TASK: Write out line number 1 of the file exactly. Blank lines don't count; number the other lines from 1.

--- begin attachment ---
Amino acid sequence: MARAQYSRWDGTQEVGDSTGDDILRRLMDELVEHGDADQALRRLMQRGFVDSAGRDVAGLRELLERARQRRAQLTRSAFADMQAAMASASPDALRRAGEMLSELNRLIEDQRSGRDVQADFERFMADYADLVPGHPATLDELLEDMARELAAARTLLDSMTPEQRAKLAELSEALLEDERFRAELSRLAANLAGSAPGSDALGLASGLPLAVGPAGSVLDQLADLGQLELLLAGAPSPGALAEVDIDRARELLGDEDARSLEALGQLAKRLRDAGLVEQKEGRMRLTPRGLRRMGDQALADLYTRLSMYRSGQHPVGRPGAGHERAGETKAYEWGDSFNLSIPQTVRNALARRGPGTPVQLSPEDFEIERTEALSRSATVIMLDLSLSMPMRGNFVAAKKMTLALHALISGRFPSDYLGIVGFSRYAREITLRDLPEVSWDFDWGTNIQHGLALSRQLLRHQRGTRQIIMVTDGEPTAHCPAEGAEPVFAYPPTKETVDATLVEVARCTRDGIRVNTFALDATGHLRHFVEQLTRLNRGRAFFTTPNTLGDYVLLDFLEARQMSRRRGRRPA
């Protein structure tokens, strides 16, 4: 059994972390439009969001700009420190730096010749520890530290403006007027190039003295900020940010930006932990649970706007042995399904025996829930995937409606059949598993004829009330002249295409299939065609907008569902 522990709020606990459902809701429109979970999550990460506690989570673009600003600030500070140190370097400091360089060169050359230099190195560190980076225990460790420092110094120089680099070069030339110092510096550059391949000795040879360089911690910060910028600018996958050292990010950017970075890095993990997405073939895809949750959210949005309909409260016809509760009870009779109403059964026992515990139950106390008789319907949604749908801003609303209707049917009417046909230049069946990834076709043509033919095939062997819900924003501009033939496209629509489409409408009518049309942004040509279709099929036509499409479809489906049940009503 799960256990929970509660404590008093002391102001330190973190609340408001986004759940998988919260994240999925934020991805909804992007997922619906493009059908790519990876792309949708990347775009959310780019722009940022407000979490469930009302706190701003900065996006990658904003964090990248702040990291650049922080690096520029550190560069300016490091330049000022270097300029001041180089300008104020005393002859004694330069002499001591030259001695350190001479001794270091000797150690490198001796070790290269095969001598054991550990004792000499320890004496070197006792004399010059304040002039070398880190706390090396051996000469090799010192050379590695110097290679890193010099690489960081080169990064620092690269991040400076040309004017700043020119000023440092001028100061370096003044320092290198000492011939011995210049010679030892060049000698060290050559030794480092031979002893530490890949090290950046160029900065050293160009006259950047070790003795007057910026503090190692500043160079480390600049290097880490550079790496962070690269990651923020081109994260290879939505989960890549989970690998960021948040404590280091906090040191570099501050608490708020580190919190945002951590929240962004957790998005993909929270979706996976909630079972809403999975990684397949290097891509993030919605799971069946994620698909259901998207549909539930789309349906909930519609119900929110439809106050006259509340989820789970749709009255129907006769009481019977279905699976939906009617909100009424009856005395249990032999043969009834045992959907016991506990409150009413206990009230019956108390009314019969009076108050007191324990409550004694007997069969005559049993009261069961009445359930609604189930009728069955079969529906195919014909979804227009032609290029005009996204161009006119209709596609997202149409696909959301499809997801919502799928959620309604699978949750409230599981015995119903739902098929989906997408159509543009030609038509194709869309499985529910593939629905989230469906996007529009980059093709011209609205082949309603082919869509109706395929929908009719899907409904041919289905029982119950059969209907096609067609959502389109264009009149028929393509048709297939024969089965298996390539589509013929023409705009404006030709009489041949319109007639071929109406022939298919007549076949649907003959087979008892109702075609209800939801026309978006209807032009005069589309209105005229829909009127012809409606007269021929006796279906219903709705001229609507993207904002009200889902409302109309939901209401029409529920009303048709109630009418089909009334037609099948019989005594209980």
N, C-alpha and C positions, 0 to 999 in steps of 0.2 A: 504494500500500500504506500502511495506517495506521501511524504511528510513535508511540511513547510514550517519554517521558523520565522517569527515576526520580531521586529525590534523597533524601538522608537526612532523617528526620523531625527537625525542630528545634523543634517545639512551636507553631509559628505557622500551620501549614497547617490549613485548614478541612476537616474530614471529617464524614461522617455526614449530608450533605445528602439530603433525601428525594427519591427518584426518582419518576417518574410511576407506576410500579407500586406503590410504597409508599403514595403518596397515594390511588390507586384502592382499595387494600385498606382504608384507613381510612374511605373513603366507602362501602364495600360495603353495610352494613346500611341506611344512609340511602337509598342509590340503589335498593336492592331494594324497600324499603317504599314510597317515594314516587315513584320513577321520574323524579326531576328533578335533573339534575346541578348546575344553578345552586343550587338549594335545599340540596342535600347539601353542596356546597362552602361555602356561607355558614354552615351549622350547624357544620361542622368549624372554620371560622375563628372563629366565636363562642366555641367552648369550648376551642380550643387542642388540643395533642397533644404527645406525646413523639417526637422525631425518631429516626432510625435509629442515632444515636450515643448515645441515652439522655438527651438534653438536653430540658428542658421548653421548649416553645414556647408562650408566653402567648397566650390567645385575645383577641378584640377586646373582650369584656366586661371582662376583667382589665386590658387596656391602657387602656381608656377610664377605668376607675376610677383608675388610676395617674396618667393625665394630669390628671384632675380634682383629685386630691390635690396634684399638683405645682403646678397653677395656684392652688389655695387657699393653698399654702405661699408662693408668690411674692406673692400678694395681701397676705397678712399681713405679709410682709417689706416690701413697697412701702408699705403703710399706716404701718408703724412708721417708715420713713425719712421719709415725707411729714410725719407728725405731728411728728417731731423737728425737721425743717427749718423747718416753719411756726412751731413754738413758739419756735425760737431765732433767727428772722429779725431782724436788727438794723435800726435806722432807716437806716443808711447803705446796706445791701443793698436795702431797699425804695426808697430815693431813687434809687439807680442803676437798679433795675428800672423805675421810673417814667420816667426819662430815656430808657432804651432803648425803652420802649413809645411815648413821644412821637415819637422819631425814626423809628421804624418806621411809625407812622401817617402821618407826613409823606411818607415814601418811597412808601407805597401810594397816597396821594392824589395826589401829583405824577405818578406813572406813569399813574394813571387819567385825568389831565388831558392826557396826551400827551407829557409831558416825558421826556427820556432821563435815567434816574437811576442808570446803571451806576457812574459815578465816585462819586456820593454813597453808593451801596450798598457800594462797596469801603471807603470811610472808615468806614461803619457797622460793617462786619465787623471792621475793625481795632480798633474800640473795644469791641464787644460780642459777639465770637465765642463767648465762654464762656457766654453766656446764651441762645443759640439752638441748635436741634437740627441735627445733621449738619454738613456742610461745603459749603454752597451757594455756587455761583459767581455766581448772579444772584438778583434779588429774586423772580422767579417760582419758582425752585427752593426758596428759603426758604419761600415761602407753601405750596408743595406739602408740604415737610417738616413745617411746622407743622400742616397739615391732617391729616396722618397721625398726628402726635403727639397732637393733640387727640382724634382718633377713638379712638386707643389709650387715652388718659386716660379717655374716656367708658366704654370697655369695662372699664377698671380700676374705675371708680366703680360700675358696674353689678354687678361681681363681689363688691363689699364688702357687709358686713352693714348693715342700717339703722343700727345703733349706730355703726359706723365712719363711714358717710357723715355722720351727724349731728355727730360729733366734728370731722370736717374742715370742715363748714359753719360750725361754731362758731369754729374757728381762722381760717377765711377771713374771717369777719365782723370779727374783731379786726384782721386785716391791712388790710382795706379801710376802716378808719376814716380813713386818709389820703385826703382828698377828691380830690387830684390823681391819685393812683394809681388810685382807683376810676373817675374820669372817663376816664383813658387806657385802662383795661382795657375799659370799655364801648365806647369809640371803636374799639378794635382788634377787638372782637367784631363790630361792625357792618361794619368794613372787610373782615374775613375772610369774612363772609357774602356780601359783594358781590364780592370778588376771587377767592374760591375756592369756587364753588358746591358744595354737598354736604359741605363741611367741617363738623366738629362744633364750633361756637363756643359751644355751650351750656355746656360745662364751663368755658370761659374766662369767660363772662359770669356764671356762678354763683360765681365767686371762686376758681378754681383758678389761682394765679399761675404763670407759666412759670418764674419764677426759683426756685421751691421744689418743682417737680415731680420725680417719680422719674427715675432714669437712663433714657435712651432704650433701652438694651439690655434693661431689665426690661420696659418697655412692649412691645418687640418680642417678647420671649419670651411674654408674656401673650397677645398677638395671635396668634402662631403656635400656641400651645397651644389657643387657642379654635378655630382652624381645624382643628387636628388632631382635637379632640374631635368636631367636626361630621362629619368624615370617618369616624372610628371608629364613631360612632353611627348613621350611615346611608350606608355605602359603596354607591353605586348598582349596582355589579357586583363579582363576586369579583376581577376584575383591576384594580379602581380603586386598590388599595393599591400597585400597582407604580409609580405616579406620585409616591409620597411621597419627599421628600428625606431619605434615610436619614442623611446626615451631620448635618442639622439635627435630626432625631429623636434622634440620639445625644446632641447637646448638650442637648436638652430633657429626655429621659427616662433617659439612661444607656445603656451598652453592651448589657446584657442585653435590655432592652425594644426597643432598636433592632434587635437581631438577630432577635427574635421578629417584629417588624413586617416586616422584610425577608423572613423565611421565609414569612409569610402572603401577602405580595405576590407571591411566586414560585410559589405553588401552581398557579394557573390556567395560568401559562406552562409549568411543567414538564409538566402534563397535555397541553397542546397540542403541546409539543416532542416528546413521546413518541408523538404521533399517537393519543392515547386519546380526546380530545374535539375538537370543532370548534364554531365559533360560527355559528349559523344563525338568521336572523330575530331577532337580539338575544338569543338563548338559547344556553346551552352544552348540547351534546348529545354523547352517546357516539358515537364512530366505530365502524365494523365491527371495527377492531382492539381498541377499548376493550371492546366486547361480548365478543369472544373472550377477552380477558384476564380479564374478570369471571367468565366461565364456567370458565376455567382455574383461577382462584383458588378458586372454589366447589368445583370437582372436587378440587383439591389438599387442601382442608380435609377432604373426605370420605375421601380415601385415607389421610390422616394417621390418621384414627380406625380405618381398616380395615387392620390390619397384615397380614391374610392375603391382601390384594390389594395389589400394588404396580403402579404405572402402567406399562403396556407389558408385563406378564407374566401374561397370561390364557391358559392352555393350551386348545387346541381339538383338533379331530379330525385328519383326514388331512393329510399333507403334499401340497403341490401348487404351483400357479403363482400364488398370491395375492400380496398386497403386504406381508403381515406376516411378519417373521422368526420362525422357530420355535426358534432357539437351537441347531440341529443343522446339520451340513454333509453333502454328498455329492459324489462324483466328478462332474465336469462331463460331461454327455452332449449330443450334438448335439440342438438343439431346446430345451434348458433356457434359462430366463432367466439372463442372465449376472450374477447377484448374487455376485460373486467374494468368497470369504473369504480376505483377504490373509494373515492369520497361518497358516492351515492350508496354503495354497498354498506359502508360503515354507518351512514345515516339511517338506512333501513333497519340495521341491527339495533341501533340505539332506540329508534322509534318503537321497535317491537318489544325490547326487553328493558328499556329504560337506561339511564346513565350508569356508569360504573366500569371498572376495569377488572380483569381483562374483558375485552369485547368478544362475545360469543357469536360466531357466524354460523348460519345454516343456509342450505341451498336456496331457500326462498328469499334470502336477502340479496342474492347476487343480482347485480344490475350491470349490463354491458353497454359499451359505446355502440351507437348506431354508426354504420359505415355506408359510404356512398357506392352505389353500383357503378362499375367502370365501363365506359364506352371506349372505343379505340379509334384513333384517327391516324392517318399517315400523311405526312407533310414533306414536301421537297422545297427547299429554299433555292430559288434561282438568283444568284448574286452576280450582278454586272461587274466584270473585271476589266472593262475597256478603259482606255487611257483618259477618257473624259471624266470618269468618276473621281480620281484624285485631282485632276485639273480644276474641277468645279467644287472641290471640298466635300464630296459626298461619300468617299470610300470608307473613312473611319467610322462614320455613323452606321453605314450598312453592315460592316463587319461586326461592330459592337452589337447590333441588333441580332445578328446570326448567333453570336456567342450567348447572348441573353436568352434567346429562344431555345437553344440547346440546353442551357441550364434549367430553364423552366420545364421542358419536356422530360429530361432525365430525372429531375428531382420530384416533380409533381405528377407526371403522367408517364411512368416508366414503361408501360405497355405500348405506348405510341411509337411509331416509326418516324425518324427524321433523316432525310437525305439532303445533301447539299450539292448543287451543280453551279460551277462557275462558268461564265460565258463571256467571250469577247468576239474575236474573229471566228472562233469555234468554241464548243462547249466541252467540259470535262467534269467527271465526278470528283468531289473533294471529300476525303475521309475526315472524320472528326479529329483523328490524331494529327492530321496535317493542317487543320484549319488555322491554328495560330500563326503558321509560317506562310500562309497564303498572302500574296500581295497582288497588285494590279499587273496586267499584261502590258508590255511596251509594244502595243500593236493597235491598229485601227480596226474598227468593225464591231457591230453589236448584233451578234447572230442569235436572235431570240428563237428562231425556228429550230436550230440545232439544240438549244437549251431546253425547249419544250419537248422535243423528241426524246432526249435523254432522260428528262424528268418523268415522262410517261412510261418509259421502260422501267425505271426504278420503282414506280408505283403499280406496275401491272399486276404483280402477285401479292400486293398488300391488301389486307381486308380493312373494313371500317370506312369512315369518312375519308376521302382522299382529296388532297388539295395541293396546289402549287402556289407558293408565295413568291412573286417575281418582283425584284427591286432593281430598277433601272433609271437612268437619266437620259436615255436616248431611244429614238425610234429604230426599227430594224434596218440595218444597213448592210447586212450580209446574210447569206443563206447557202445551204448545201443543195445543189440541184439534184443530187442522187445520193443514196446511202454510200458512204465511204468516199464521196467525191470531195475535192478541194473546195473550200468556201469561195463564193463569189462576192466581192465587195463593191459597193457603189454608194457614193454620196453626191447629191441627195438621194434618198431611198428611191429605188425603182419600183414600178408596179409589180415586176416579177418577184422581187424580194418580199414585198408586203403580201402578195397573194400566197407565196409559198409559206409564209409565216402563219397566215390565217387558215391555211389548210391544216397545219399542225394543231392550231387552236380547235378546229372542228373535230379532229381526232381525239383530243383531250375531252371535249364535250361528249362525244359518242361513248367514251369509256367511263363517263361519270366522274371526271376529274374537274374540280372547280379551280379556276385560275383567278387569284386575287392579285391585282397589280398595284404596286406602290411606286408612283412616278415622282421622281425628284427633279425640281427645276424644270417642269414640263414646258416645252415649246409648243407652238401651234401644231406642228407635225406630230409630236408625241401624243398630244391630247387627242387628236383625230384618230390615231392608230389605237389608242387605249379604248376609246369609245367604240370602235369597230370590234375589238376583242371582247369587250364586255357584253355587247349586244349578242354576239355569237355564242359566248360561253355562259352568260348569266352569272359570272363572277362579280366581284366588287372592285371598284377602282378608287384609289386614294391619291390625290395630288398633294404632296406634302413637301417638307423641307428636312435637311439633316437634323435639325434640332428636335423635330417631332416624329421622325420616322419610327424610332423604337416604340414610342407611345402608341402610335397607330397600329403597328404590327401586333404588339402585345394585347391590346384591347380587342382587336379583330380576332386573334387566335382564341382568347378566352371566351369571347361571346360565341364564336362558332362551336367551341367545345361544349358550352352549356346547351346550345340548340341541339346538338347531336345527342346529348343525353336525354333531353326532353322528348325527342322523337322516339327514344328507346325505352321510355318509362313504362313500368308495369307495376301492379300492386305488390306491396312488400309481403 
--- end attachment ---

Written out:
Amino acid sequence: MARAQYSRWDGTQEVGDSTGDDILRRLMDELVEHGDADQALRRLMQRGFVDSAGRDVAGLRELLERARQRRAQLTRSAFADMQAAMASASPDALRRAGEMLSELNRLIEDQRSGRDVQADFERFMADYADLVPGHPATLDELLEDMARELAAARTLLDSMTPEQRAKLAELSEALLEDERFRAELSRLAANLAGSAPGSDALGLASGLPLAVGPAGSVLDQLADLGQLELLLAGAPSPGALAEVDIDRARELLGDEDARSLEALGQLAKRLRDAGLVEQKEGRMRLTPRGLRRMGDQALADLYTRLSMYRSGQHPVGRPGAGHERAGETKAYEWGDSFNLSIPQTVRNALARRGPGTPVQLSPEDFEIERTEALSRSATVIMLDLSLSMPMRGNFVAAKKMTLALHALISGRFPSDYLGIVGFSRYAREITLRDLPEVSWDFDWGTNIQHGLALSRQLLRHQRGTRQIIMVTDGEPTAHCPAEGAEPVFAYPPTKETVDATLVEVARCTRDGIRVNTFALDATGHLRHFVEQLTRLNRGRAFFTTPNTLGDYVLLDFLEARQMSRRRGRRPA